The 381-metre smokestack, the second tallest in the world, has been an iconic symbol of Sudbury since the 1970s and, on our website, many readers expressed their sadness that the towering chimney may soon vanish from the landscape. Continue Reading →

Sudbury Superstack out of service by 2020 – by Ben Leeson (Sudbury Star – January 25, 2017)

The Superstack, which has dominated the Sudbury skyline since 1970, will soon be no more.

Vale announced plans Tuesday to decommission the iconic smokestack, which rises some 381 metres from the company’s smelter in Copper Cliff, by 2020. The Superstack will be replaced by two smaller and more efficient stacks, about 137 metres each, and eventually torn down.

“This certainly marks an end of an era and a new chapter in our journey as a responsible and sustainable operation,” said Stuart Harshaw, vice-president of Vale’s Ontario operations, during a press conference at Dynamic Earth on Tuesday.

“This is very historic for our operations and for Sudbury. We know a lot of people view the stack as an icon, something you see coming over the hill or coming up from the south. Continue Reading →


(L to R) Dave Stefanuto, Vice-President of Vale’s North Atlantic Projects and Base Metals Technology; Chris Hodgson, President of the Ontario Mining Association; Paul Lefebvre Member of Parliament for Sudbury; Glenn Thibeault, Ontario Minister of Energy and Member of Provincial Parliament for Sudbury; Stuart Harshaw, Vice-President of Vale’s Ontario Operations; Marc Serrè, Member of Parliament for Nickel Belt; Al Sizer, Deputy Mayor of the City of Greater Sudbury; Rick Bertrand, President of United Steelworkers, Local 6500; Mike McCann, Director of Milling & Smelting for Vale’s Sudbury Operations.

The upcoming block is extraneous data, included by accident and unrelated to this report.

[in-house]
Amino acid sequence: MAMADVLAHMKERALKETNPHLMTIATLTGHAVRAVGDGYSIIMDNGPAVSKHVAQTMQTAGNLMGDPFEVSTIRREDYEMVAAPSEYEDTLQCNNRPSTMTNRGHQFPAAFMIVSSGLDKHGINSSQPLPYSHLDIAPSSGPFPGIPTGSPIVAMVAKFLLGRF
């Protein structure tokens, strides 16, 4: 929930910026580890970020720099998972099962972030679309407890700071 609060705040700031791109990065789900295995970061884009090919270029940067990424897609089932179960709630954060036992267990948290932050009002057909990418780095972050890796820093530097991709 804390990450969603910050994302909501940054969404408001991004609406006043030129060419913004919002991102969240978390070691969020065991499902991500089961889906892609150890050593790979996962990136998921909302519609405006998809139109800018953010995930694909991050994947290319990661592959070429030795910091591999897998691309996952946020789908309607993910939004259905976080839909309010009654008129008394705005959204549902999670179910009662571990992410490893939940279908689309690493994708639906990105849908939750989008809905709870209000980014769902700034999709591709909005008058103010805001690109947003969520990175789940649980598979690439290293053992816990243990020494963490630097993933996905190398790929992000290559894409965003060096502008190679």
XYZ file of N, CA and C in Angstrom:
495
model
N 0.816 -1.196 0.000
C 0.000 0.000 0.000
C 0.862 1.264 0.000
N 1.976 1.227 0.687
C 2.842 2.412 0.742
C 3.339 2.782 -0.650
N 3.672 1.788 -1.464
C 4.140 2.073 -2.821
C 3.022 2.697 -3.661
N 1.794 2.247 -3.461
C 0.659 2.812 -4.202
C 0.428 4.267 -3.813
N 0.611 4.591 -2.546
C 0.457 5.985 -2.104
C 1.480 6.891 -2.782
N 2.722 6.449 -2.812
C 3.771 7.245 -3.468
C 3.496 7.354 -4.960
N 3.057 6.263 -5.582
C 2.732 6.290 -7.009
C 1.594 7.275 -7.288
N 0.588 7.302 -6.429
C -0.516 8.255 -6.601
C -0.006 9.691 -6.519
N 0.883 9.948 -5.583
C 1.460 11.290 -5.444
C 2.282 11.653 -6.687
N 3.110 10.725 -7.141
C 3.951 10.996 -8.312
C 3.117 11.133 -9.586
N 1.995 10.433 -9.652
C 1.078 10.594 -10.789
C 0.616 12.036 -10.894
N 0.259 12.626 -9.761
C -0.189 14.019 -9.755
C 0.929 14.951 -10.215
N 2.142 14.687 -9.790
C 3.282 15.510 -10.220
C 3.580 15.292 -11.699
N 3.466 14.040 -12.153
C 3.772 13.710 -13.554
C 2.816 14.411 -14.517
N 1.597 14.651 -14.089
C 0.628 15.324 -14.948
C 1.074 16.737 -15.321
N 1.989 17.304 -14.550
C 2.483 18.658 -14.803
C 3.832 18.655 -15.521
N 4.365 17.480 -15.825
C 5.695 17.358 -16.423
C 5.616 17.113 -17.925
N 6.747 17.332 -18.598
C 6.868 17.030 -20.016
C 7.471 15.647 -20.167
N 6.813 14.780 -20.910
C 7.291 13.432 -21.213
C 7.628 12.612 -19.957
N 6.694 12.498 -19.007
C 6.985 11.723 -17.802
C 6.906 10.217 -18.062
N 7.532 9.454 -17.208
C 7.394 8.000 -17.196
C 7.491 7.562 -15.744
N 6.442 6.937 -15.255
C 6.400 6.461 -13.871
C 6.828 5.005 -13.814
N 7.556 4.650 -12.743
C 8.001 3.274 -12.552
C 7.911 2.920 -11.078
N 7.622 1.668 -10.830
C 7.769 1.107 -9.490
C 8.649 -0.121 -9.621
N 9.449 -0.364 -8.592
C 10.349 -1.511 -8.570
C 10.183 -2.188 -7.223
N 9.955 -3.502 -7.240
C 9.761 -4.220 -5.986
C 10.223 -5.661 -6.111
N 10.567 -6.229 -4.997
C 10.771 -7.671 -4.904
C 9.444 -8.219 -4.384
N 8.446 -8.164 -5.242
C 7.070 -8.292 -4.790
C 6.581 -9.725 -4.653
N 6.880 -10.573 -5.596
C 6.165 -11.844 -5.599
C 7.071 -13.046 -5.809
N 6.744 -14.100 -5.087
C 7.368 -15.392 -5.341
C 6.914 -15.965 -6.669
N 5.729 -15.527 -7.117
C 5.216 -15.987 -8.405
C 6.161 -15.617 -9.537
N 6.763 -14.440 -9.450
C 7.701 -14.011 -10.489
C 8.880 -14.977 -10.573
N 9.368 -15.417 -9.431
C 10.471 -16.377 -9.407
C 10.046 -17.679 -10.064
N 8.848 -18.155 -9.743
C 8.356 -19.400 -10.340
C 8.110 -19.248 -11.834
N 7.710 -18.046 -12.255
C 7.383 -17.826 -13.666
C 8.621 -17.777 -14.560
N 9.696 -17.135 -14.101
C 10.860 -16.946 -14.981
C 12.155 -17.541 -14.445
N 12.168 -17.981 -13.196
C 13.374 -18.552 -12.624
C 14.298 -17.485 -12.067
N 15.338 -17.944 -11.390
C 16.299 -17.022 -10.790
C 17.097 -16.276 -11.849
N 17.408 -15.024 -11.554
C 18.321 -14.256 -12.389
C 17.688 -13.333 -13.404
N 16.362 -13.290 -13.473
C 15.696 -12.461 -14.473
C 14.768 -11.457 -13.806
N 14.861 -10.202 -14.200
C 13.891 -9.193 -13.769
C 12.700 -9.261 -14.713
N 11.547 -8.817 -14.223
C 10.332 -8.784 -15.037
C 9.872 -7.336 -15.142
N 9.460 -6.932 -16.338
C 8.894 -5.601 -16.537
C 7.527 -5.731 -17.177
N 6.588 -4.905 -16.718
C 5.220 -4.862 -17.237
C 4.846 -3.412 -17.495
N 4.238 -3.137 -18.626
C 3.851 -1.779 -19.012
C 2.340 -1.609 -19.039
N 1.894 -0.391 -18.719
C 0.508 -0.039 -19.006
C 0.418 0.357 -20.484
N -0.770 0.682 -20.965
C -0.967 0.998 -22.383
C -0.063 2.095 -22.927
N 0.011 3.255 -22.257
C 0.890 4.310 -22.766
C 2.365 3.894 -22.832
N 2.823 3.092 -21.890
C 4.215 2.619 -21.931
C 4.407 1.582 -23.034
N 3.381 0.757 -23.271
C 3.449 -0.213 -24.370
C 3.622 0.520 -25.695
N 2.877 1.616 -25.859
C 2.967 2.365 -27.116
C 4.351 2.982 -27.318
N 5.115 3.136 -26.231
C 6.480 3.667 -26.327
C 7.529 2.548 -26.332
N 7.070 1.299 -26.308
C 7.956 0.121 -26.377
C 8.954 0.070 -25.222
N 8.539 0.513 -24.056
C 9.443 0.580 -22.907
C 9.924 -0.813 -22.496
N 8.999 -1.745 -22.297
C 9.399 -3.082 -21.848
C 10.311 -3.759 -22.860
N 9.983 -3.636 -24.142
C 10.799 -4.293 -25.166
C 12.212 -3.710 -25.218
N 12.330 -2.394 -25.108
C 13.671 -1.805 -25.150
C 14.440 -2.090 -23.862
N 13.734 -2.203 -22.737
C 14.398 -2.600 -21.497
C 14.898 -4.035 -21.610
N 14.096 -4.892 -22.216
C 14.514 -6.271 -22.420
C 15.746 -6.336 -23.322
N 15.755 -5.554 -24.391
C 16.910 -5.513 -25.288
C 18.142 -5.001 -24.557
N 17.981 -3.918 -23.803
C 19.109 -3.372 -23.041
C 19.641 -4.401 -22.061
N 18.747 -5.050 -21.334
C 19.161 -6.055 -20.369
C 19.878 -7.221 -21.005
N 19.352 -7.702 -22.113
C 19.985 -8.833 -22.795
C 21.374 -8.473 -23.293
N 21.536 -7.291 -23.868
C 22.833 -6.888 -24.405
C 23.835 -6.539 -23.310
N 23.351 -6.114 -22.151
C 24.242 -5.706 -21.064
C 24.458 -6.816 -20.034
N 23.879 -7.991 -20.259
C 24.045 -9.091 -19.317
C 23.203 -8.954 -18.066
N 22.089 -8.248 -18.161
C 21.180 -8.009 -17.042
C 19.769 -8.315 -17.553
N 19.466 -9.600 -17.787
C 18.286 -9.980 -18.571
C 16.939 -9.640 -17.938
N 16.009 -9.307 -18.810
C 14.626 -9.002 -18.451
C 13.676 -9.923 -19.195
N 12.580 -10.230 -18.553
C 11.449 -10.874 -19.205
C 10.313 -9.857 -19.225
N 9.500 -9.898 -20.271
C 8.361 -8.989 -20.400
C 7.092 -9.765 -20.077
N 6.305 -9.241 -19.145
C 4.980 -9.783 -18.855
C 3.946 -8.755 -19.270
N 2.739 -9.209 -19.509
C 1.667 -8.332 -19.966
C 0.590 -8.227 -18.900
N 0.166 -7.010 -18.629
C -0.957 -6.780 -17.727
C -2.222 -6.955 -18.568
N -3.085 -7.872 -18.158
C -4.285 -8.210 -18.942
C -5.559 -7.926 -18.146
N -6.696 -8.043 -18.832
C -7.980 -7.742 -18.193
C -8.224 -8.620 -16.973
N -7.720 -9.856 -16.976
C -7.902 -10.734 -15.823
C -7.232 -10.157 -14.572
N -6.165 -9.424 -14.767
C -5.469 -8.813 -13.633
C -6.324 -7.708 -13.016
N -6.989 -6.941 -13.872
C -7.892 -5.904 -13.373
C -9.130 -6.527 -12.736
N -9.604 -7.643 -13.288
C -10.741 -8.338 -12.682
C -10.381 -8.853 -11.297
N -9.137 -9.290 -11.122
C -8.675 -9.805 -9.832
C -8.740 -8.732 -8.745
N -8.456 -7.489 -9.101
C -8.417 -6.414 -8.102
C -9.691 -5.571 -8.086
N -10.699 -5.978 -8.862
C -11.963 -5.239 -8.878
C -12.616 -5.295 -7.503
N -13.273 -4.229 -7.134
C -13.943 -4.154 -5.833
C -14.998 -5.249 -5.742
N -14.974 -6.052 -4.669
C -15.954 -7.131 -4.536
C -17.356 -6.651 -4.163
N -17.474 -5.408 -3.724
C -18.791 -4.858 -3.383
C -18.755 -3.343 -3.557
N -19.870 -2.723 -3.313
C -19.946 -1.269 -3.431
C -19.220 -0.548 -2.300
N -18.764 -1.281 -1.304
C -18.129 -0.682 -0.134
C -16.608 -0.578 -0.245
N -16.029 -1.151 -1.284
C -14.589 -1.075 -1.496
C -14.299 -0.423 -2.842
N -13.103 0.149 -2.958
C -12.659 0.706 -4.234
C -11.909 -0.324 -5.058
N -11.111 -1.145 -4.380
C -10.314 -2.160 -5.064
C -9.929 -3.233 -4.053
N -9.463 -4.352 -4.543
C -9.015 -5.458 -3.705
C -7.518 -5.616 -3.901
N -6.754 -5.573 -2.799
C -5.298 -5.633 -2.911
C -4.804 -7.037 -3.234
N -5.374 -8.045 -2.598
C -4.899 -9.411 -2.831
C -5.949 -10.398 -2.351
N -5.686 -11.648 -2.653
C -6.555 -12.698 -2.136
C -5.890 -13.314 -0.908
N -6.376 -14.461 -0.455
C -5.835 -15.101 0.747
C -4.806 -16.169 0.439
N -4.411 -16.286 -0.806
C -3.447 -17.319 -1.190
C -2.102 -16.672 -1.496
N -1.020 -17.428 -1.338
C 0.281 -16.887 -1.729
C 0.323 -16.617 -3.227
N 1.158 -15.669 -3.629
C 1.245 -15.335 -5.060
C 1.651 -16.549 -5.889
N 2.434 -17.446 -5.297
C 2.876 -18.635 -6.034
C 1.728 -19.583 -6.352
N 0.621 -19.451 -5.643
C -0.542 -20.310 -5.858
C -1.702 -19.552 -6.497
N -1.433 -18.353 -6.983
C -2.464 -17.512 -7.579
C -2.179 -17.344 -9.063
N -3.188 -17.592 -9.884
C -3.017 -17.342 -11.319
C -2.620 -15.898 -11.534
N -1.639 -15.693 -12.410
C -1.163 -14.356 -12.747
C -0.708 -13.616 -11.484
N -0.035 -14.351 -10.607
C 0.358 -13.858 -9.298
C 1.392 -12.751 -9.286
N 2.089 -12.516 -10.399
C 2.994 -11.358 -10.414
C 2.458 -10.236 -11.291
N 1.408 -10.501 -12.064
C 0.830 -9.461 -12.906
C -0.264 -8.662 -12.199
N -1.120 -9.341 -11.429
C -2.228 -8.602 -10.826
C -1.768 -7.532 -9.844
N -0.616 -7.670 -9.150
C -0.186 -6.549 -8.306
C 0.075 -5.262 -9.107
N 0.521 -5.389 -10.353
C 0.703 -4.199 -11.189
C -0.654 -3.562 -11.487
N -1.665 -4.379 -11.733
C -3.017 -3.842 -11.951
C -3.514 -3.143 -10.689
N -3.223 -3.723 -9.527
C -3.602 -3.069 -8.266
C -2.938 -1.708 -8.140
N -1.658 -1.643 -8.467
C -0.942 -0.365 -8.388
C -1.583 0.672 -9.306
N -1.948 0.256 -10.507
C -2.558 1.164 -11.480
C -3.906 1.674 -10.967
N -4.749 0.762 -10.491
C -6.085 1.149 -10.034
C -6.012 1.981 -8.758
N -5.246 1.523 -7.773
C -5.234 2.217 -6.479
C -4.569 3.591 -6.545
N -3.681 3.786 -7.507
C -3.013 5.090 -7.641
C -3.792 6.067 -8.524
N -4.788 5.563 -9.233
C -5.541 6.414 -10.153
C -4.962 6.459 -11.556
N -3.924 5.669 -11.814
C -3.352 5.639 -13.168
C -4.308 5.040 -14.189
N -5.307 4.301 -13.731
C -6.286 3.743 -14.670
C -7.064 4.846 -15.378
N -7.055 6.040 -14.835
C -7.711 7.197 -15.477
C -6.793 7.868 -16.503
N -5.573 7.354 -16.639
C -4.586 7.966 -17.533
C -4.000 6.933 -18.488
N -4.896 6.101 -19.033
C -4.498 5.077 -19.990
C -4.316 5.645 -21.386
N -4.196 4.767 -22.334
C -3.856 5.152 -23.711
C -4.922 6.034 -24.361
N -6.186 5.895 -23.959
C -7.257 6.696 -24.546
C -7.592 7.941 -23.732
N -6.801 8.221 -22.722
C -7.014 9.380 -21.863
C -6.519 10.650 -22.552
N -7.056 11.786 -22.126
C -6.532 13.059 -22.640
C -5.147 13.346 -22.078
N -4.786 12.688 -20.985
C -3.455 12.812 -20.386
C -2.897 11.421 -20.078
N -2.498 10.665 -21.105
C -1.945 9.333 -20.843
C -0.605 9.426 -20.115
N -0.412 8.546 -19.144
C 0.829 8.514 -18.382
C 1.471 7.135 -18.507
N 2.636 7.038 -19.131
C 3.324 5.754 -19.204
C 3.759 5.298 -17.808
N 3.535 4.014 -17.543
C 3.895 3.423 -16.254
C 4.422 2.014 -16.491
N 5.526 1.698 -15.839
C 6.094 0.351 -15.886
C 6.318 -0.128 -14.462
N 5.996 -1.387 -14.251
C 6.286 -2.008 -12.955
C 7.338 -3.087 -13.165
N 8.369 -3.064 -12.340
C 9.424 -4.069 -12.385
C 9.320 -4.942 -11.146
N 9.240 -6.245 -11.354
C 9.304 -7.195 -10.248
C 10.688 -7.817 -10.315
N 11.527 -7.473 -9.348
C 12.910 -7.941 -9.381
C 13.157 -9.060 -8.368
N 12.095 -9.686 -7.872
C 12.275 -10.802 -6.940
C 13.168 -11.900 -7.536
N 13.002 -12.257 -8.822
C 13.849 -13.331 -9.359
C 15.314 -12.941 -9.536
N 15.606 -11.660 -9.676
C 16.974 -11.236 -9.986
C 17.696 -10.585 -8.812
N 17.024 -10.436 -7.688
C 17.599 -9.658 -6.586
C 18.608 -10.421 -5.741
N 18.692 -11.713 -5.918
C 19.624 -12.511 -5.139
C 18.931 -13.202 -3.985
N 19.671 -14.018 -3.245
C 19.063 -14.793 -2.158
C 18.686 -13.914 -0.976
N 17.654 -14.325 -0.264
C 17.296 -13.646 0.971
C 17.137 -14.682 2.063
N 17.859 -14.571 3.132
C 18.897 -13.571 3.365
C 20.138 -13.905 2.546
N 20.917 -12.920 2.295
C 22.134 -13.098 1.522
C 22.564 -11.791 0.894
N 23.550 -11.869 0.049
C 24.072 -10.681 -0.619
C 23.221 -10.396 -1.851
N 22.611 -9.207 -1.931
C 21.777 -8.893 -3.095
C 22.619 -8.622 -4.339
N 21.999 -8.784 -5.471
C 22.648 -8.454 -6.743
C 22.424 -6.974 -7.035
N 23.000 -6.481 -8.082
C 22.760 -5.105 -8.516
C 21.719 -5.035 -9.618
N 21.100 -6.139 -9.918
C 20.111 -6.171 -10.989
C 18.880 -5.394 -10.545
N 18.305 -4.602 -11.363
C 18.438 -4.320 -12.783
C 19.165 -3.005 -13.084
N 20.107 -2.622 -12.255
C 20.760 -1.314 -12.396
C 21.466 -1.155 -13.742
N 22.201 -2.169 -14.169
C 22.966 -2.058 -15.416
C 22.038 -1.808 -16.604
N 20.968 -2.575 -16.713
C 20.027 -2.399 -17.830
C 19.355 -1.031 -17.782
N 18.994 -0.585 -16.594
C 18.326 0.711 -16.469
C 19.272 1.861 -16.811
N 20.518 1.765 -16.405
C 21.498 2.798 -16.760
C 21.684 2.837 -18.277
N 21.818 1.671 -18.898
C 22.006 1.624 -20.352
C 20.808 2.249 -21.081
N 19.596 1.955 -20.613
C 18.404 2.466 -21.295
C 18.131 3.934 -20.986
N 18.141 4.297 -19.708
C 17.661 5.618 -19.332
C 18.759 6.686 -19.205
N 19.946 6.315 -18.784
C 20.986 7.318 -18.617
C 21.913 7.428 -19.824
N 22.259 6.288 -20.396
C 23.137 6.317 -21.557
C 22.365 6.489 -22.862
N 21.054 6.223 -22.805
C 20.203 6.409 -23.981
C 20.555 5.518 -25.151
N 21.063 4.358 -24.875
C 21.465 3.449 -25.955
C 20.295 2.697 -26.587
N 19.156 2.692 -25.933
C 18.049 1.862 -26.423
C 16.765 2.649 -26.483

Emissions to be reduced to the point that the Superstack will no longer be required

SUDBURY, January 24, 2017 – Due to the significant reduction of atmospheric emissions at Vale’s operations in Sudbury, Ontario, today Vale announced its plans to take the iconic 1,250 foot (381 metre) Superstack out of service by the second quarter of 2020. The Superstack will be replaced with two smaller and more efficient 450 foot (137 metre) stacks.

“We are proud to be reducing emissions to a point where the Superstack is no longer required,” said Stuart Harshaw, Vice-President of Vale’s Ontario Operations. “Taking the Superstack out of service is a great symbol of how far Vale has come in terms of shrinking our environmental footprint and making Greater Sudbury a better place to work and live.”

Stuart Harshaw, Vice-President of Vale’s Ontario Operations.

The two smaller and more efficient stacks will require far less energy to operate than the Superstack, which will reduce greenhouse gas emissions from Vale’s Copper Cliff Smelter by approximately 40%. At the same time, Vale’s Clean AER Project will reduce particulate emissions by 40% and dramatically reduce SO2 emissions by 85%. Continue Reading →

Vale may replace its Sudbury Superstack – by Staff (Sudbury Star – January 24, 2017)

Sudbury’s most conspicuous landmark may soon disappear from the skyline, or at least puff its last plume of smoke.  CTV News is reporting Vale intends to take the 381-metre (1,250-foot) Superstack out of service by 2020 and replace it with two stacks about a third its size, stretching just 137 metres (or 450 feet) high.

Vale spokesperson Angie Robson said she couldn’t confirm the plan, but said the company would be making an announcement on Tuesday regarding environmental improvements and the future of the Copper Cliff icon.

The retirement and potential demolition of the Superstack has long been rumoured; two years ago, Kelly Strong, then the vice-president of Vale’s Canada and UK operations, told business leaders in Sudbury that the Brazil-based mining company was conducting an analysis to determine if it should replace the 1,250-foot chimney. Continue Reading →